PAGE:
In order to protect against infection, one of the things the body must initially do is detect the presence of microorganisms. The body does this by recognizing molecules unique to microorganisms that are not associated with human cells. These unique molecules are called pathogen-associated molecular patterns or PAMPS and they bind to pattern recognition receptors called toll-like receptors (TLRs) found on host defense cells. For example, most viral genomes contain a high frequency of unmethylated cytosine-guanine dinucleotide sequences (a cytosine lacking a methyl or CH3 group and located adjacent to a guanine). Mammalian DNA has a low frequency of cytosine-guanine dinucleotides and most are methylated. In addition, most viruses produce unique double-stranded viral RNA, and some viruses produce uracil-rich single-stranded viral RNA during portions of their life cycle. The binding of these unique viral molecules bind to the endodsomal TLRs of defense cells such as macrophages and dendritic cells triggers the production of antiviral cytokines called type I interferons that are able to block viral replication.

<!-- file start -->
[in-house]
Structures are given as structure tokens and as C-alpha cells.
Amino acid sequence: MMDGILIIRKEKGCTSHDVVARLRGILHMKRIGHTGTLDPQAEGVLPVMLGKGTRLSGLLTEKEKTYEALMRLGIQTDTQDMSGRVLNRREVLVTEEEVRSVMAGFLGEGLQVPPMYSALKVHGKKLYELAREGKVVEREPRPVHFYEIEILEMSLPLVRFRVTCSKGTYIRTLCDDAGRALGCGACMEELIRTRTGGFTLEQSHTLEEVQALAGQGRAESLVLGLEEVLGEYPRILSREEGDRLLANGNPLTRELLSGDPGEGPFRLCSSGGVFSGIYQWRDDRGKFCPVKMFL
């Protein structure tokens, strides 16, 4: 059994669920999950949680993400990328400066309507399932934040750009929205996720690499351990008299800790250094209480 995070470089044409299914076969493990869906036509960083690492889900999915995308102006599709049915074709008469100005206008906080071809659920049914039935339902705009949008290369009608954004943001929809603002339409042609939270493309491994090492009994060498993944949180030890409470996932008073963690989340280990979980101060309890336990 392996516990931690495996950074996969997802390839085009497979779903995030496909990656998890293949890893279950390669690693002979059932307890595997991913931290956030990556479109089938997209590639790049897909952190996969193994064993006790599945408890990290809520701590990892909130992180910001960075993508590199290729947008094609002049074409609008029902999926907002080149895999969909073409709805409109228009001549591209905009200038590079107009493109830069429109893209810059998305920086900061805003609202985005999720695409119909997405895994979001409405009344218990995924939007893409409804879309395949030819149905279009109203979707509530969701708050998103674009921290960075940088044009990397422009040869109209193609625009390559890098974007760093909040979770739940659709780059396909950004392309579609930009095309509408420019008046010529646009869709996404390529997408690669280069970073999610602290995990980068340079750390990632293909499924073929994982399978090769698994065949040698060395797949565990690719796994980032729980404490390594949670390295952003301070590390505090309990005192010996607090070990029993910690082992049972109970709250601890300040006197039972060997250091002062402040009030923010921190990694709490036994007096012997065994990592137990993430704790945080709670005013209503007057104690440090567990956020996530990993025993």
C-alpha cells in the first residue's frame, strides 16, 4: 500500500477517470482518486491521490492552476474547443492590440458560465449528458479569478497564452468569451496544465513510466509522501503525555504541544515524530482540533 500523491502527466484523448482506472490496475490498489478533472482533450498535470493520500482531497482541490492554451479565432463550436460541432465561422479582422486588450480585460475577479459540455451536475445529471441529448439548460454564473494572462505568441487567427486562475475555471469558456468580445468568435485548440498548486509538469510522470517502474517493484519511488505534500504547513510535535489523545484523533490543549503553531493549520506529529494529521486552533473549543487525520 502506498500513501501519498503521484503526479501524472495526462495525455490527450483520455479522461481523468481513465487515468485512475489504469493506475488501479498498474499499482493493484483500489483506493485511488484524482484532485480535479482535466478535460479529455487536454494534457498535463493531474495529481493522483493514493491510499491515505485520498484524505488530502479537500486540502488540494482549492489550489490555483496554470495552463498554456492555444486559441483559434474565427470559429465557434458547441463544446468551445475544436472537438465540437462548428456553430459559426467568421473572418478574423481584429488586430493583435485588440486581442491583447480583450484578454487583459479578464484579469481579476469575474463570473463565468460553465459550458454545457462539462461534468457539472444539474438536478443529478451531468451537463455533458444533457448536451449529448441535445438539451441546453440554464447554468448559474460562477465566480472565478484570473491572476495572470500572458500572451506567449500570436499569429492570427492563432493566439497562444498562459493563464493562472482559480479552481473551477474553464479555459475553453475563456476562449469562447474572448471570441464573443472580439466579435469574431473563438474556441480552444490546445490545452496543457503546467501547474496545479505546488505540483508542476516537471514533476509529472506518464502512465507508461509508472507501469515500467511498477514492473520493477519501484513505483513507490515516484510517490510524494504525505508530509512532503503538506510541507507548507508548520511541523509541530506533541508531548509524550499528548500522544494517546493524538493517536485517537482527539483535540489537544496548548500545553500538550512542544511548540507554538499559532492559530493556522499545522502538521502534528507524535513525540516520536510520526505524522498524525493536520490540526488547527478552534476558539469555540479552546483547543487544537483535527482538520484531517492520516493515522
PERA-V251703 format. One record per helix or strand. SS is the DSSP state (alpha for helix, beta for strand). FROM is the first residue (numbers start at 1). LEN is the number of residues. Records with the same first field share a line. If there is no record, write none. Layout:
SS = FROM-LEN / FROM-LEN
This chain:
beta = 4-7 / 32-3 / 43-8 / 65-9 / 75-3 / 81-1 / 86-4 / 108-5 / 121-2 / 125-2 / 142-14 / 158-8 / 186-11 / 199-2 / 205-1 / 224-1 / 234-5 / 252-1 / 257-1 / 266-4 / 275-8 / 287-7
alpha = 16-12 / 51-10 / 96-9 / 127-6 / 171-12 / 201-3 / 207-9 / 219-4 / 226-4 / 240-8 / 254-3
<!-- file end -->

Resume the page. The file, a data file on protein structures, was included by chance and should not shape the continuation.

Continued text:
a. TLR-3 - binds double-stranded viral RNA;
b. TLR-7 - binds single-stranded viral RNA, such as in HIV, rich in guanine/uracil nucleotide pairs;
c. TLR-8 - binds single-stranded viral RNA;
d. TLR-9 - binds unmethylated cytosine-guanine dinucleotide sequences (CpG DNA) found in bacterial and viral genomes but uncommom or masked in human DNA and RNA.
Interferons induce uninfected cells to produce enzymes capable of degrading mRNA. These enzymes remain inactive until the uninfected cell becomes infected with a virus. At this point, the enzymes are activated and begin to degrade both viral and cellular mRNA. This not only blocks viral protein synthesis, it also eventually kills the infected cell.